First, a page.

This exploratory study aimed to evaluate the long-term effects that accompany survivorship of a major life trauma. Qualitative methods were used to interview a sample of 8 Holocaust survivors and their testimonies were analyzed to gain insight into the way that individuals cope with trauma over time. Participants were evaluated for mental health symptoms and post-traumatic growth, which is defined as positive change occurring in the wake of a traumatic event (Calhoun & Tedeschi, 1998).
The findings of this research revealed that the majority of participants continue to experience symptoms associated with post-traumatic stress disorder related to their experiences in the Holocaust. Many also harbor feelings of anger and resentment toward the Nazis which impacts their interpersonal relationships in some cases. On a more encouraging note, 75% of the participants in this study indicated that they have experienced some degree of post-traumatic growth as a result of the Holocaust. Additionally, 75% of the participants reported finding a sense of purpose through telling their Holocaust stories to others, indicating that they gained therapeutic benefit from this and also believed that they were preserving the memory of the event and its victims.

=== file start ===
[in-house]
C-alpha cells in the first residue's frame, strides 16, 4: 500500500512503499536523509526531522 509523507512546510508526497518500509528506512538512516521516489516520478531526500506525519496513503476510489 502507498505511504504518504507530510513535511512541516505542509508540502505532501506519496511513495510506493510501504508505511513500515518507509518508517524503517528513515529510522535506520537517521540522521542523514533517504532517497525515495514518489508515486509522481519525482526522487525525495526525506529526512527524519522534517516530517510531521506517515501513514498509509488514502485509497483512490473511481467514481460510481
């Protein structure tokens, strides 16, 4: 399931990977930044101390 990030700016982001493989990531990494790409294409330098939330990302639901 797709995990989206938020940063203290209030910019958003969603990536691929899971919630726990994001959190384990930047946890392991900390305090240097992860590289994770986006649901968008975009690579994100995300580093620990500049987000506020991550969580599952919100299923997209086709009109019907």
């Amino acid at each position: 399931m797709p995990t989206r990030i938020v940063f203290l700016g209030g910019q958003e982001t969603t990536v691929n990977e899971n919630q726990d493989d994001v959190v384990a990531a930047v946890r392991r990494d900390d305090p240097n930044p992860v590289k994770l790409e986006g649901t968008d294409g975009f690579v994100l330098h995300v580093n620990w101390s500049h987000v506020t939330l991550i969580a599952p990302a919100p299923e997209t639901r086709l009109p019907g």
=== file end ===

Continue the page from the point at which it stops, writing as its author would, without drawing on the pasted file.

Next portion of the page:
The results of this study suggest that the effects of the trauma are often not eliminated by time alone however individuals possess a tremendous capacity to cope with trauma and even find positives within their experiences. Through increasing the fund of information available about the evolution of trauma and the coping process, the quality of treatment provided to trauma survivors can be enhanced.
|School:||California State University, Long Beach|
|School Location:||United States -- California|
|Source:||MAI 47/05M, Masters Abstracts International|
|Subjects:||Social work, Clinical psychology|
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